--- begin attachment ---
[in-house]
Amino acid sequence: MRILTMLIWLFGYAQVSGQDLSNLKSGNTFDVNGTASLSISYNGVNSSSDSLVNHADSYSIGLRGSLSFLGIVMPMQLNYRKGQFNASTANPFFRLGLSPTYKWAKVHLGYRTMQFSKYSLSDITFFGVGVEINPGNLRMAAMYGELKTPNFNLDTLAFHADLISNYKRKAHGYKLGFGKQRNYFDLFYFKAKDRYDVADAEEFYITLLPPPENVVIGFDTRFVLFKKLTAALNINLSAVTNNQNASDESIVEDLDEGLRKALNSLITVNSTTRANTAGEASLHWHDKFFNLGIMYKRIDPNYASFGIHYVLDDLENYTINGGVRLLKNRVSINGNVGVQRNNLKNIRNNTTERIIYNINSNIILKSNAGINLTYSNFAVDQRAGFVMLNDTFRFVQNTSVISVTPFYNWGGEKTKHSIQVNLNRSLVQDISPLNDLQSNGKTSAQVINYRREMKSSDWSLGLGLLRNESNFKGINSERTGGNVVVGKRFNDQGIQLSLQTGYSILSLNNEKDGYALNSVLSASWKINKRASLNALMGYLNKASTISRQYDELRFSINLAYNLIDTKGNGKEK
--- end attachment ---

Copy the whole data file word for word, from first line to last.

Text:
[in-house]
Amino acid sequence: MRILTMLIWLFGYAQVSGQDLSNLKSGNTFDVNGTASLSISYNGVNSSSDSLVNHADSYSIGLRGSLSFLGIVMPMQLNYRKGQFNASTANPFFRLGLSPTYKWAKVHLGYRTMQFSKYSLSDITFFGVGVEINPGNLRMAAMYGELKTPNFNLDTLAFHADLISNYKRKAHGYKLGFGKQRNYFDLFYFKAKDRYDVADAEEFYITLLPPPENVVIGFDTRFVLFKKLTAALNINLSAVTNNQNASDESIVEDLDEGLRKALNSLITVNSTTRANTAGEASLHWHDKFFNLGIMYKRIDPNYASFGIHYVLDDLENYTINGGVRLLKNRVSINGNVGVQRNNLKNIRNNTTERIIYNINSNIILKSNAGINLTYSNFAVDQRAGFVMLNDTFRFVQNTSVISVTPFYNWGGEKTKHSIQVNLNRSLVQDISPLNDLQSNGKTSAQVINYRREMKSSDWSLGLGLLRNESNFKGINSERTGGNVVVGKRFNDQGIQLSLQTGYSILSLNNEKDGYALNSVLSASWKINKRASLNALMGYLNKASTISRQYDELRFSINLAYNLIDTKGNGKEK